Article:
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Chef‘s influence evident at Broken Bow‘s Bonfire Grill
by Phil Soreide, Betty Sayers and Pam Soreide
One of the least profound insights the Rural Foodies have gained from a year or two of seeking out the best dining experiences to be had in rural Nebraska is that who’s in charge in the kitchen makes a huge difference as to what ends up on your plate.
Take for example Afif Espindola, a chef who earned acclaim for some years in high-end hunt clubs and luxury dude ranches. Well known for his way with wild game (he marinates chukar in a balsamic-garlic-flavored mayonnaise with herbs, quickly pan-sears it, and serves it with apricot-jam-flavored sauce) Espindola came earlier this year to be the executive chef at the Bonfire Grill in Broken Bow.
Oh, lucky Broken Bow.
An historic venue
The Rural Foodies have come at the recommendation – indeed invitation – of long-time Broken Bow residents Mary and Roger Pirnie. We could have hardly chosen a better time of year to visit — Nebraska’s many-breasted sand hills are at their prettiest, stretching out like wrinkled green velvet in the afternoon sun.
The Bonfire Grill is inside the historic Arrow Hotel, right on the town square. Built in 1928, the Arrow was the town’s first three-story building and featured a restaurant, beauty salon, barbershop, ladies dress shop and a ballroom. Saved by local citizens, totally renovated and added to the Historic Register in 1984, the main floor received a second facelift in 2005 and today is an appealing blend of modern amenities with the ethos of an old-West hotel.
As we approached the wide, brass-fitted doors, the scene included colorful flower boxes and the pleasant sound of laughter and light chatter from people seated under the awnings of the bar, nibbling on the popular nacho appetizer and sipping icy drinks. Inside, we are greeted by Terrazzo floors, original embossed tin ceiling tiles, and dark, richly polished wood. To one side is the Bonfire Pub, a hospitable bar with a view of the square. To the other is the Bonfire Grill, featuring booths made from some of the original hotel room doors complete with the vintage room numbers still in place.
Do petals count?
We are seated near a wide window with a clear view of the street. After we order aperitifs we ask about the onion rings and are informed they don’t actually serve onion rings at the Bonfire, instead offering onion petals as a side dish. A small debate ensued. We are trying to find the best onion rings in Nebraska, after all. Do petals count? Our hostess reminds us coaxingly that the Nacho Supreme with fresh pico de gallo is the most popular appetizer, but in the end we ordered the onions and weren’t disappointed. They were nicely breaded, with a pleasant salty-sweet flavor enhanced by a creamy dipping sauce.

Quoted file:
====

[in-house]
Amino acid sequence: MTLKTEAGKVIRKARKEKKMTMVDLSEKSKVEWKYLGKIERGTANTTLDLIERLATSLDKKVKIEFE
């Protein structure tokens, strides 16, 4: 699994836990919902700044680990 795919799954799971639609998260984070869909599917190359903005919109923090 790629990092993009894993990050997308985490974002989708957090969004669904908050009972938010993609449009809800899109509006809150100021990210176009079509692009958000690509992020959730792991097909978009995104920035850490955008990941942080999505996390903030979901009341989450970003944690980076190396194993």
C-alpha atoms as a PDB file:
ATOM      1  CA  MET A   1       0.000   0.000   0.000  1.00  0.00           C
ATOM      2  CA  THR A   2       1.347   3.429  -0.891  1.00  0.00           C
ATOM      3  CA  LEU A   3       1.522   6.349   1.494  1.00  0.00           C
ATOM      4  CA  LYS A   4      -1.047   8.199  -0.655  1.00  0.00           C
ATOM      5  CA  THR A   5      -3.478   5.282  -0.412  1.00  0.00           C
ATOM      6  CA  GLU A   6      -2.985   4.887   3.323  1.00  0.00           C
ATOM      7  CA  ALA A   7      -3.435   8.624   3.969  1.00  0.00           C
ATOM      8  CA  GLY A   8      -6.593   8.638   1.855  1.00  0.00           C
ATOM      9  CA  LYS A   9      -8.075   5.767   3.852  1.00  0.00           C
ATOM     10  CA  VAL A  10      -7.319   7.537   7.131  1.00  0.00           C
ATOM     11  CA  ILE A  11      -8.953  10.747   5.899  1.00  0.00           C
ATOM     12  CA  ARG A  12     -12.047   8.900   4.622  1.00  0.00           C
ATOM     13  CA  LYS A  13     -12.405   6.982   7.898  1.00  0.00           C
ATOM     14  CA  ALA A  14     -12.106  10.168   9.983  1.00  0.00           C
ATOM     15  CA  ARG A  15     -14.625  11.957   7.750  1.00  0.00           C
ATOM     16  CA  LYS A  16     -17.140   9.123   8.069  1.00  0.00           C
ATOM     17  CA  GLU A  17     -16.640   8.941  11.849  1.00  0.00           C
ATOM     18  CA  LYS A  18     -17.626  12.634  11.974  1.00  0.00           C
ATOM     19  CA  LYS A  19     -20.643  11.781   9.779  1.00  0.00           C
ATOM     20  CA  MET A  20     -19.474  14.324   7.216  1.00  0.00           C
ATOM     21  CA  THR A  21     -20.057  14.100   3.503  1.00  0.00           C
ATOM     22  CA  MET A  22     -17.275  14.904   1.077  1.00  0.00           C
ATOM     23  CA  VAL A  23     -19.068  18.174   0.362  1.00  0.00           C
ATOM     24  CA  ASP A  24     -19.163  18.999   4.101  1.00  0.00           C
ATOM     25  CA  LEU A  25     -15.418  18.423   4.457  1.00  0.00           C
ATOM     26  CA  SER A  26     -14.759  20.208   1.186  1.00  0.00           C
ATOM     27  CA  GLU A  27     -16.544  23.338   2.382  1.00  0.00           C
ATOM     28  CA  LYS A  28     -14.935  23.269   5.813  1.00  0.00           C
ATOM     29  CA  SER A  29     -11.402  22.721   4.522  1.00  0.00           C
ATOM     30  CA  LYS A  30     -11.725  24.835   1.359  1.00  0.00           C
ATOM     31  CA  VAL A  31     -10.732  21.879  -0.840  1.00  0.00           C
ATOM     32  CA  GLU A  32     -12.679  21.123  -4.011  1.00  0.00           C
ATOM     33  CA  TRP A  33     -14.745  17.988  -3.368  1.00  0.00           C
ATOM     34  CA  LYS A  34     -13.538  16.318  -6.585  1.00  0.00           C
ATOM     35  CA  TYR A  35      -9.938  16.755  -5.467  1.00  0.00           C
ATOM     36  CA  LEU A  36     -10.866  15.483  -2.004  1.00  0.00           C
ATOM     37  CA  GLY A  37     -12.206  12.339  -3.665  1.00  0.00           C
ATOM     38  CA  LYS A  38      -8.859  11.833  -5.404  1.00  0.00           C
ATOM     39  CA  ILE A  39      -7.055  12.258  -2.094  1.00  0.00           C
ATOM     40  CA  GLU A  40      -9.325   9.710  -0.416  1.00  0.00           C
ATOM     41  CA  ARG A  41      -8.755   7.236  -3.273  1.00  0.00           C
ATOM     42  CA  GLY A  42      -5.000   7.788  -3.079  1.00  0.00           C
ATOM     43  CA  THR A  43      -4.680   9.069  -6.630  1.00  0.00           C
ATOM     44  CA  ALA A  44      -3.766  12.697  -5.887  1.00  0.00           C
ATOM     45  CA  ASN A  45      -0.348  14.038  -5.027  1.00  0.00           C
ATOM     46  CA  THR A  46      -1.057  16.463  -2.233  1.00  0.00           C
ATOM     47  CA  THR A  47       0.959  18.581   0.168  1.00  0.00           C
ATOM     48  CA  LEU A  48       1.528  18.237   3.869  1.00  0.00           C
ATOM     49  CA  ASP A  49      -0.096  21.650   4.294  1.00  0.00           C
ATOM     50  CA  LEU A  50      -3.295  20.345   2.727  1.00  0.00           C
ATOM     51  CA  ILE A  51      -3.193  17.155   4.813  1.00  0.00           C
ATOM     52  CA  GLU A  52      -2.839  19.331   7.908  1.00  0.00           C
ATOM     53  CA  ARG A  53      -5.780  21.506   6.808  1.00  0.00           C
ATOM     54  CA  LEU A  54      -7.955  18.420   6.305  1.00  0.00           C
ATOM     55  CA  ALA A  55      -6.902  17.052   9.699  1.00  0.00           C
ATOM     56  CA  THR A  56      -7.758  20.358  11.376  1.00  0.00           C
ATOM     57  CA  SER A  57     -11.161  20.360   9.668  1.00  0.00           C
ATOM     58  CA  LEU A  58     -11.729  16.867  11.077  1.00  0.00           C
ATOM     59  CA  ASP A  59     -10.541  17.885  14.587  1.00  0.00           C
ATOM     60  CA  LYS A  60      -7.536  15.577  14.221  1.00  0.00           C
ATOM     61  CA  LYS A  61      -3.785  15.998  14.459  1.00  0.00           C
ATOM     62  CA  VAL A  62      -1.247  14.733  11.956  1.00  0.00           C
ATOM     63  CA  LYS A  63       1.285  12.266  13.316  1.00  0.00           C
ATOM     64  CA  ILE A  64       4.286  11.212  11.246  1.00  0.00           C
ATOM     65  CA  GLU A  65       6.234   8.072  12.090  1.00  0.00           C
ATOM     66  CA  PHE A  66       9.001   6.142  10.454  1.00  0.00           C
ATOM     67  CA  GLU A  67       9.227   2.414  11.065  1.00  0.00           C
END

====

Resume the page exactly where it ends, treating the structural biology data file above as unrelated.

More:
Conversation, which had been at a full boil, simmered as we contemplated the menu of Bonfire baby back ribs, prime rib, grilled pork tenderloins in a pineapple marinade, chicken fried steak or chicken fried chicken with white pepper gravy, and several other specialties. The Bonfire sirloin with a seasoned dry rub was highlighted as a special for the evening, so we requested that, the flat iron steak, the pan-seared walleye with mango salsa, and the grilled halibut, served with tarragon lemon butter.
A little on the side
In our experience the attention given to the “side” dishes is very telling in the restaurant’s approach to food. Even a nice steak is disappointing if accompanied by nothing but overcooked broccoli and a baked potato too long in the warming oven. To their credit, all the sides at the Bonfire were first rate — nice, crisp salads with a variety of greens, the broccoli bright green and just the right degree of al dente, the coleslaw especially flavorful and crisp. We were particularly taken with the Buffalo Chips, potato slices battered and deep fried to a delightfully spicy, crispy crunch. People who ordered those had to share.
No complaints on the meals. The walleye with mango salsa was flavorful as it was colorful; the halibut a delight, the Certified Angus sirloin and flat iron steaks were succulent. The service was thoroughly professional, efficient and unobtrusive. Our hostess and server answered every question, whether it concerned food or facts about the historic hotel, with alacrity.
We regretfully decline dessert
If you visit the Bonfire Grill, we would advise you to save room for Chef Espindola’s desserts. As our server displayed and described the raspberry-chocolate decadent torte, the spice cake with cream cheese topping, the crème brule, and the meringue cookies they looked fabulous and promised to taste even better.
However, we had already arranged for coffee and a slice of rhubarb cake at our friends’ house, and as it turned out, the dessert we had was truly just as delightful, the ambiance even cozier and the conversation convivial.
And in the end, that’s what we like about food. Oh, sure, we like the taste and the texture and all, but meals for humans are about more than that — they are a chance to make connections, to be together, to socialize in a shared activity. Sitting down to meals is one of the things that makes us civilized.
Our thought is just this: if you’re going to be civilized anyway, why not be civilized at someplace like the Bonfire Grill?
Who to Contact
509 South 9th Ave.
Broken Bow, NE 68822
Hours: Monday–Thursday, 11:00 am to 9:00 pm; Friday-Saturday,11:00 am to 10:00 pm; Sunday, 11:00 am to 2:00 pm. Bonfire Pub, Monday–Saturday, 11:00 am to 1:00 am.